7:00 pm - 8:30 pm
Rogalski Center Ballroom
Cost: Free and open to the public; reception following
Contact: Joseph Hebert PhD, or 563/333-6402
The Slavery and the American Constitution lecture explores James Madison's observations during the Constitutional Convention that, "the real difference of interest between the states lay not between large and small but between North and South. The institution of slavery and its consequences," Madison noted, "formed the line of discrimination." The Constitution crafted in 1787 contained many well-known compromises with the institution of slavery, and these compromises continued to influence constitutional politics until the abolition of slavery in 1865. The lecture specifically focuses on the relationship between the Constitution and slavery, in particular on the development of antislavery constitutionalism in the nineteenth century.
Justin Dyer, PhD, canvassed the early thinking of John Quincy Adams, Abraham Lincoln and Frederick Douglass as he examined the growth of antislavery constitutionalism in the years preceding the Civil War. The result of that research was "Natural Law and the Antislavery Constitutional Tradition," a book published in February by the Cambridge University Press.
Dyer's work also has been published Polity, Journal of Politics, Perspectives on Political Science and PS: Political Science and Politics. He is completing a second book that will investigate legal and historical parallels between the issues of slavery and abortion in American politics.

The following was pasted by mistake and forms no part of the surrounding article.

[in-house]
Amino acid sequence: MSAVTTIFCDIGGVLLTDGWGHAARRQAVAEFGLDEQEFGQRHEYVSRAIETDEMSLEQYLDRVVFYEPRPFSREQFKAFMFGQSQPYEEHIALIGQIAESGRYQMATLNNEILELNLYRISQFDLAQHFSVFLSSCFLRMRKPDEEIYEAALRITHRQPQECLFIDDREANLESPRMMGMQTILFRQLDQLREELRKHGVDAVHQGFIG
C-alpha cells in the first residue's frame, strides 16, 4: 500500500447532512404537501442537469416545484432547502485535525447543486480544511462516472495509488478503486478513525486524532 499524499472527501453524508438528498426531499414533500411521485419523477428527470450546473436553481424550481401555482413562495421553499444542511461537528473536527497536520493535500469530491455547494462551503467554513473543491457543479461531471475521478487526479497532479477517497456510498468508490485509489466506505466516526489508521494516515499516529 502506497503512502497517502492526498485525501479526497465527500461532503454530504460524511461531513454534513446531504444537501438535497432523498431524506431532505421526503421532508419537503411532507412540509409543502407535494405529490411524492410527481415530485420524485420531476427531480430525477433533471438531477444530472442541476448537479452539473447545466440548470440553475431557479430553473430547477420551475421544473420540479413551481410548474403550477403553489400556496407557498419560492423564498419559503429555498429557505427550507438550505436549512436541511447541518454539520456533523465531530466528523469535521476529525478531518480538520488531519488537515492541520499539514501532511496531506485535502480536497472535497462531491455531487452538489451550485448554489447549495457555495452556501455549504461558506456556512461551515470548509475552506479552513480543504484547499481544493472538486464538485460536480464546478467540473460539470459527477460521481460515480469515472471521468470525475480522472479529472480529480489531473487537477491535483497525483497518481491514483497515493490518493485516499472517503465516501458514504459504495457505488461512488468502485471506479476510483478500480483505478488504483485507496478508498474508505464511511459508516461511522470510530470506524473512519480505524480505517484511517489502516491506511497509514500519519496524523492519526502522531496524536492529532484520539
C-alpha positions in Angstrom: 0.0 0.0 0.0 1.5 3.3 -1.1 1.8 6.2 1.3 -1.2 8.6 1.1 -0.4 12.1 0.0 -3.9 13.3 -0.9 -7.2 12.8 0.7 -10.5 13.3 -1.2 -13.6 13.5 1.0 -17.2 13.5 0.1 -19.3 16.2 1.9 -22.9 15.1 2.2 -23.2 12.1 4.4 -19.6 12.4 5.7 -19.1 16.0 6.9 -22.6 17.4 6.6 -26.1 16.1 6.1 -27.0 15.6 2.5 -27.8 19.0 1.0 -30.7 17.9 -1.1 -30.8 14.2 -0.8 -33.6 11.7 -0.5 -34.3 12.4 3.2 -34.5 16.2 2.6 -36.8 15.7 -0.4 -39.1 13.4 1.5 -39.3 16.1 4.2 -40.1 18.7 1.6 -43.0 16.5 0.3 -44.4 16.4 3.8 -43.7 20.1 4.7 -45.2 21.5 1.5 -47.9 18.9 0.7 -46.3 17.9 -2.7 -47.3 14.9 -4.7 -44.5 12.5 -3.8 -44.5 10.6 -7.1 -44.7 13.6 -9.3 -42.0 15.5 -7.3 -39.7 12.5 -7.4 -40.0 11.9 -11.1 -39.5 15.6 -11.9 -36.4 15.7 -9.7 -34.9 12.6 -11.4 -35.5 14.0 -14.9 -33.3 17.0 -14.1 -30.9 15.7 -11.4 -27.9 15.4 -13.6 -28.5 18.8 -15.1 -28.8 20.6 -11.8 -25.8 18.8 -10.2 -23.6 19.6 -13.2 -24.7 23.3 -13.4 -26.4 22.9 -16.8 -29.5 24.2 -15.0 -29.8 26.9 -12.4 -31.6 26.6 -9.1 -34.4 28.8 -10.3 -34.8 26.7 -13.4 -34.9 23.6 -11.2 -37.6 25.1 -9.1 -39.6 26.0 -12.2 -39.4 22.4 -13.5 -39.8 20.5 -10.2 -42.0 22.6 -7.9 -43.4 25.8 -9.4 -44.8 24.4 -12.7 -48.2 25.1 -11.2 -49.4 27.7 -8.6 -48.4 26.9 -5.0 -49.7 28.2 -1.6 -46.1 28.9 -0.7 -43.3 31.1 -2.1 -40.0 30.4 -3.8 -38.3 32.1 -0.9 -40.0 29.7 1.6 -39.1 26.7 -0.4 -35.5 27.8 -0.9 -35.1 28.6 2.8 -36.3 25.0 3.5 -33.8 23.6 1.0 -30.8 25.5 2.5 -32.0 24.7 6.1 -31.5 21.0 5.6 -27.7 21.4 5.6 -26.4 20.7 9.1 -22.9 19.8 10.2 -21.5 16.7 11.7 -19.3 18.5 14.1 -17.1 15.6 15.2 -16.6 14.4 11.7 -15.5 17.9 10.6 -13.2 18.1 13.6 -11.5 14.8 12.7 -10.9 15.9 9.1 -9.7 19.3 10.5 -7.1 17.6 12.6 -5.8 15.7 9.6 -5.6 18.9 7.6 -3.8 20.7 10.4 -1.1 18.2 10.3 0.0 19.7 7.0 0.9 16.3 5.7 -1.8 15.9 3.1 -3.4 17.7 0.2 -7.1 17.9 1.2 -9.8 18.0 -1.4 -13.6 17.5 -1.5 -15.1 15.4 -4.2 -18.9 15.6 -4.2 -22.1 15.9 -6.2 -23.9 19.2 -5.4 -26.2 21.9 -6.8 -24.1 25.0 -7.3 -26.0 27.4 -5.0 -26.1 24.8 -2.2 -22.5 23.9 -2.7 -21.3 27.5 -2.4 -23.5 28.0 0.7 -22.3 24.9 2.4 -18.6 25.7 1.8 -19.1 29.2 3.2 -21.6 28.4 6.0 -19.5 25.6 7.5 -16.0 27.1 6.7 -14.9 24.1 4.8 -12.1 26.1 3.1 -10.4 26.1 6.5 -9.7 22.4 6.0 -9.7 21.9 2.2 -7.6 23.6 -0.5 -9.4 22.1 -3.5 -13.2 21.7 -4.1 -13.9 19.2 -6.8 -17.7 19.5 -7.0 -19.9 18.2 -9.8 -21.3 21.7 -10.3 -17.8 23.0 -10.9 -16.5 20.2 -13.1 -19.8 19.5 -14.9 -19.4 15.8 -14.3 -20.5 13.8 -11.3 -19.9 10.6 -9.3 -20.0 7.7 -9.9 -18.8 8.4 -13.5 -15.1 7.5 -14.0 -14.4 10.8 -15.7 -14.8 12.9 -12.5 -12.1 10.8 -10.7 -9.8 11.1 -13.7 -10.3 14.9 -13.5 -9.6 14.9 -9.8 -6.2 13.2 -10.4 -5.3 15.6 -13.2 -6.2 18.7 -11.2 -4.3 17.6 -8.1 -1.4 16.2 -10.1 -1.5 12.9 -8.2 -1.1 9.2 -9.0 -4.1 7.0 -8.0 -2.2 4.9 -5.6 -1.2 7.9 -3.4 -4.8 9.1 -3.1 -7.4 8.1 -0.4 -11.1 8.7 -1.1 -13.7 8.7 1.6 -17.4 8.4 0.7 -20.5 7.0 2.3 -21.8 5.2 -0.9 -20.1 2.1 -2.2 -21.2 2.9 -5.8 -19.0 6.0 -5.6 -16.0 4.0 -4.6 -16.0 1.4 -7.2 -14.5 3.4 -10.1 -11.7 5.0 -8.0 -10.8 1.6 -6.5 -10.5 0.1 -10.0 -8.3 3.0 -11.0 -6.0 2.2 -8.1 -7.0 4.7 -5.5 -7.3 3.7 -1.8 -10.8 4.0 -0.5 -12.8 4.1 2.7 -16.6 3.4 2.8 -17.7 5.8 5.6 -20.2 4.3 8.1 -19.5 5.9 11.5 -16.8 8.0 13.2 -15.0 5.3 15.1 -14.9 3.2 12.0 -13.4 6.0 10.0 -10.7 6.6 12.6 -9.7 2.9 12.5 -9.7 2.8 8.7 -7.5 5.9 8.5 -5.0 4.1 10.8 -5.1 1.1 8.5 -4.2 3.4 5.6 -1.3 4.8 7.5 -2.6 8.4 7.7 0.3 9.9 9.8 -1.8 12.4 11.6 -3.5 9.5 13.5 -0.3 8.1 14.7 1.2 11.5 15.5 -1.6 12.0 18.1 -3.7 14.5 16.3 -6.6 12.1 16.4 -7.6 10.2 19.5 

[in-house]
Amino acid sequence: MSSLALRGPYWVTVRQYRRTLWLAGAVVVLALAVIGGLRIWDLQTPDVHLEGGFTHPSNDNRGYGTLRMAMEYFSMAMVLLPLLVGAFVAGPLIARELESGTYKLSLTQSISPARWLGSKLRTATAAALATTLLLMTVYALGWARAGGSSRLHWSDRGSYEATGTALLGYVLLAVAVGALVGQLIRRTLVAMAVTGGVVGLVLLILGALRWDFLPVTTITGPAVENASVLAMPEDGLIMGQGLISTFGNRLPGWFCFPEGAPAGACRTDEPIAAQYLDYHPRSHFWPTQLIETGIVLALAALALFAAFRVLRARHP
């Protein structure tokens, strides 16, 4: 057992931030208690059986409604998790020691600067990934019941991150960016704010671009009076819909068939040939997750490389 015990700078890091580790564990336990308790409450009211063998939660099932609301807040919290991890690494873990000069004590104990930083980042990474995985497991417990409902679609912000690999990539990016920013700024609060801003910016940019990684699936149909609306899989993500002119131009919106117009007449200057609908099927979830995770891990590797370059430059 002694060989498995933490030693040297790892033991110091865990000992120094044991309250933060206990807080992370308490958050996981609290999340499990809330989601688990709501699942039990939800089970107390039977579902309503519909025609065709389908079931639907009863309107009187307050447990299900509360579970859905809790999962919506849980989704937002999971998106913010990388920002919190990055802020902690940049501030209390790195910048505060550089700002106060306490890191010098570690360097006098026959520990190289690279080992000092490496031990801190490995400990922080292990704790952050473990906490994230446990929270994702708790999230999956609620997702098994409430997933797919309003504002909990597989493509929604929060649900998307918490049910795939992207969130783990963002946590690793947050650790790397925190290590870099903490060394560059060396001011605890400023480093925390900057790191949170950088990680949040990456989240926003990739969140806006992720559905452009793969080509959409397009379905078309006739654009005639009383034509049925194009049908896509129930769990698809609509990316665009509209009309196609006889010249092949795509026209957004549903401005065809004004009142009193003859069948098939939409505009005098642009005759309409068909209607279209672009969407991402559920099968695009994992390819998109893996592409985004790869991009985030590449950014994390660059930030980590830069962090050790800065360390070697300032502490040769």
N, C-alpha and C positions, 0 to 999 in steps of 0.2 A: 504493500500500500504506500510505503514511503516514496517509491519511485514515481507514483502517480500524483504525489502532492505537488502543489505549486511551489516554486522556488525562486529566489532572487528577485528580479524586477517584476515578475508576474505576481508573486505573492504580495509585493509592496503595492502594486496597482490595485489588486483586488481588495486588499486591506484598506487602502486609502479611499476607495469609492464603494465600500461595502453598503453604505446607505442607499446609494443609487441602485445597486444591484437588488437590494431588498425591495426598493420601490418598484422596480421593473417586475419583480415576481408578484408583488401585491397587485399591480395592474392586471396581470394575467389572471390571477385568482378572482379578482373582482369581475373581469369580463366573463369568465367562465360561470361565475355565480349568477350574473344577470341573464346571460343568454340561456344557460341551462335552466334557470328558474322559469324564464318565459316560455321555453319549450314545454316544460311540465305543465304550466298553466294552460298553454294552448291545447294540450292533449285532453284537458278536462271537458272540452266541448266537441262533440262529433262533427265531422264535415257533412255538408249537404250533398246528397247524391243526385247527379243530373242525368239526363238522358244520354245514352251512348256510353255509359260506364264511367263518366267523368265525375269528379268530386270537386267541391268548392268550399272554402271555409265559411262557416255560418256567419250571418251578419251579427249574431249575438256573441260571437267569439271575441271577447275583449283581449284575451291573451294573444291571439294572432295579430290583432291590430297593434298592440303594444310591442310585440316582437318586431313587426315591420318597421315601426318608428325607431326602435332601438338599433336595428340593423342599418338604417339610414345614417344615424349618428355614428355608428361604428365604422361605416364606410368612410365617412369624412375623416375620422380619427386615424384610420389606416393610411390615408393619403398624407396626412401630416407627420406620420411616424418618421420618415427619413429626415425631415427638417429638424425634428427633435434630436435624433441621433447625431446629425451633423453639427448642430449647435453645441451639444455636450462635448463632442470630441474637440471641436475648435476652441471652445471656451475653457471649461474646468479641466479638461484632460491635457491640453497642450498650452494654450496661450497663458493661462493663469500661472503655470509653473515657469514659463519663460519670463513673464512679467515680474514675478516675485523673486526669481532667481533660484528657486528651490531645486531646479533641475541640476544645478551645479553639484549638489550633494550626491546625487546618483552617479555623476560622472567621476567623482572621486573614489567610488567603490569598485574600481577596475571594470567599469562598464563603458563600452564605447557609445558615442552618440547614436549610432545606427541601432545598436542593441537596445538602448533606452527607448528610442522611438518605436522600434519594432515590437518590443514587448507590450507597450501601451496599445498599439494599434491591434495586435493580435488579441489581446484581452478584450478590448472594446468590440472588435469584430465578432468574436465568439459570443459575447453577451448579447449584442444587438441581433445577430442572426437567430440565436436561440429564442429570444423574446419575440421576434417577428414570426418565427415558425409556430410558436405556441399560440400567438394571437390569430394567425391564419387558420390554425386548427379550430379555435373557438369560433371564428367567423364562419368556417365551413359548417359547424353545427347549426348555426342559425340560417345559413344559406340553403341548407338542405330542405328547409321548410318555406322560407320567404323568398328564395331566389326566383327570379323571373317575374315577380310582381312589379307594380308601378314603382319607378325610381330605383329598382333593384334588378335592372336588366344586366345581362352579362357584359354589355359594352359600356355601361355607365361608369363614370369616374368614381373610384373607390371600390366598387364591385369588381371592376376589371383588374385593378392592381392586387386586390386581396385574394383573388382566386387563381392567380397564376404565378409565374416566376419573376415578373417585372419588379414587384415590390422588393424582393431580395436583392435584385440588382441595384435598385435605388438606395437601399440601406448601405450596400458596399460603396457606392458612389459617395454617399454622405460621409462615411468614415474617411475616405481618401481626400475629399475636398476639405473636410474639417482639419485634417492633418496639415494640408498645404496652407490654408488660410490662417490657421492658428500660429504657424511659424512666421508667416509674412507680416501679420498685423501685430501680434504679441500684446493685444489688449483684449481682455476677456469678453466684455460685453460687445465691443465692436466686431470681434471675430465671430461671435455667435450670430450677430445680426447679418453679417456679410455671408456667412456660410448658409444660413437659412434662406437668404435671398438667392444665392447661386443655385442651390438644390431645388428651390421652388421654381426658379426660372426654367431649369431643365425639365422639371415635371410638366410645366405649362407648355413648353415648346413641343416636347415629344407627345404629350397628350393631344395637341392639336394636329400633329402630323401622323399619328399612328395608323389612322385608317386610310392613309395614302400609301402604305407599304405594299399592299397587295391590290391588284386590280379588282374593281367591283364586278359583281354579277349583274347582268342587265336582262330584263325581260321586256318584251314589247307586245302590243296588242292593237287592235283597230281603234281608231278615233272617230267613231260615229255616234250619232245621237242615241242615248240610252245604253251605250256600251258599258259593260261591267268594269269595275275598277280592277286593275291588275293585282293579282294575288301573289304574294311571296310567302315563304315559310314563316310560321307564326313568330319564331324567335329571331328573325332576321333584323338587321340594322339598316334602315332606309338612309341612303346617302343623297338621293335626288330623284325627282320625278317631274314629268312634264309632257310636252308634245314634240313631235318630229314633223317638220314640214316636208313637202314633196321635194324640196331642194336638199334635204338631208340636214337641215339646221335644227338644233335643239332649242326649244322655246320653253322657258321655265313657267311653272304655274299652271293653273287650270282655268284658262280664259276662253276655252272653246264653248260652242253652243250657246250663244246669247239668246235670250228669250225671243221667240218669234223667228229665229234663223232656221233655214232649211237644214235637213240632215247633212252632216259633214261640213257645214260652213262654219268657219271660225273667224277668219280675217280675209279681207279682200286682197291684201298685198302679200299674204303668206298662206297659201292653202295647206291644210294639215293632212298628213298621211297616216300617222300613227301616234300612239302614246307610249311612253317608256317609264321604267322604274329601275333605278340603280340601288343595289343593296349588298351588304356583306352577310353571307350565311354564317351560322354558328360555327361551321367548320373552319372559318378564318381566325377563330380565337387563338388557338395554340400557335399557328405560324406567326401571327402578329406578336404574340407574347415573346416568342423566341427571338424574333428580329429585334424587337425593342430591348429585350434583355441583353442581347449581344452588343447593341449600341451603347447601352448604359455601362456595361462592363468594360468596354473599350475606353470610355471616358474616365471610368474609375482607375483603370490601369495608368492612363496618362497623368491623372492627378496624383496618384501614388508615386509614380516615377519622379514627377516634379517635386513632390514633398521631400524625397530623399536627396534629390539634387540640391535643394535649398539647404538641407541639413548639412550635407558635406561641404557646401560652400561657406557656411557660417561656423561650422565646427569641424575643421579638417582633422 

Since 2009, Dyer has been an assistant professor of political science at the University of Missouri, where he recently was awarded Provost's Outstanding Junior Faculty Research and Creative Award.
Dyer earned his doctorate in public law and political theory from the University of Texas at Austin after graduating Phi Beta Kappa and summa cum laude from the University of Oklahoma. He is a member of the Phi Beta Kappa national honor society. Dr. Dyer's interests span American constitutional theory and development, constitutional law, and American political thought.
Lecture sponsored by the SAU Department of Political Science and by the Jack Miller Center for Teaching America's Founding Principles and History.